Ohio Bristle Moss, Orthotrichum ohioense
Orthotrichaceae or Bristle Moss Family

A small moss, about half an inch tall, forming pillows and carpets on the trunks and branches of hardwood trees, especially near streams and rivers. The leaves are brownish green and needle-like. Hiding within the leaves are little capsules containing spores. When the spores are mature, a lid on top of the capsule pops off, allowing the spores to escape and blow away to make new plants. One closed, and several open capsules are visible at right.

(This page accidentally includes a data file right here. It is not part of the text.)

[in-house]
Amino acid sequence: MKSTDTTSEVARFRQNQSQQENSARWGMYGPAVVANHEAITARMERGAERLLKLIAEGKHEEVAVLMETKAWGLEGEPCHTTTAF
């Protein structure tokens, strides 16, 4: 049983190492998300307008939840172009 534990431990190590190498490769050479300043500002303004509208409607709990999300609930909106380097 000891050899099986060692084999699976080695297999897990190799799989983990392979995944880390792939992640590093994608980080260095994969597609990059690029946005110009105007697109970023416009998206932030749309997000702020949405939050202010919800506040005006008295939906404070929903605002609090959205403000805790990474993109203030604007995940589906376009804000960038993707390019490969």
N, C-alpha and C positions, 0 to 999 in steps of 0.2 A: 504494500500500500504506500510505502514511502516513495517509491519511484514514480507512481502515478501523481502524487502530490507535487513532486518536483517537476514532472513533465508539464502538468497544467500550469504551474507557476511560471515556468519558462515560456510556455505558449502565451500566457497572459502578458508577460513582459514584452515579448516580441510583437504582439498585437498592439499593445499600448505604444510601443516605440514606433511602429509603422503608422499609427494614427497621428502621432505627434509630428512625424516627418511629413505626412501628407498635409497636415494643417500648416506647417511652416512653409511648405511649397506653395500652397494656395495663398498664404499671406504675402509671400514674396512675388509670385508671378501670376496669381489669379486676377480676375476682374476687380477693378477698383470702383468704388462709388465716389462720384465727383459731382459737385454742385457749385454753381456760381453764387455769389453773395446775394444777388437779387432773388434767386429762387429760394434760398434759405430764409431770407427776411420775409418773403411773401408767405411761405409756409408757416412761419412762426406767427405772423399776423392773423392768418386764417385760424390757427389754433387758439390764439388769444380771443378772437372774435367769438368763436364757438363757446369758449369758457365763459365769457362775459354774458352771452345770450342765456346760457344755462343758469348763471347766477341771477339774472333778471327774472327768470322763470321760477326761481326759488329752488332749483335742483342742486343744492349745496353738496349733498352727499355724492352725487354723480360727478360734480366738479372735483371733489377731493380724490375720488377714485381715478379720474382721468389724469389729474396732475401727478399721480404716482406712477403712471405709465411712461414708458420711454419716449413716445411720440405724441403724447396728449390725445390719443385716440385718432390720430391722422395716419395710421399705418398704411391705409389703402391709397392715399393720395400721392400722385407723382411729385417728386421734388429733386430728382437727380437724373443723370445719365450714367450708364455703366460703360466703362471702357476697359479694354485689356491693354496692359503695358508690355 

Despite the species name ohioense, it is a widespread moss in eastern North America from Nova Scotia west to Ontario and south to Georgia and Mississippi. In Wildwood, look on tree trunks near Connelly's Run. The one pictured was collected from a large branch of the White Poplar near the picnic table that came down in a winter storm. Species of Ulota (Tree Pillows) are very similar, but their capsules are held above the leaves on long stalks. Ulota species occur in our area, but have not been found in Wildwood yet.


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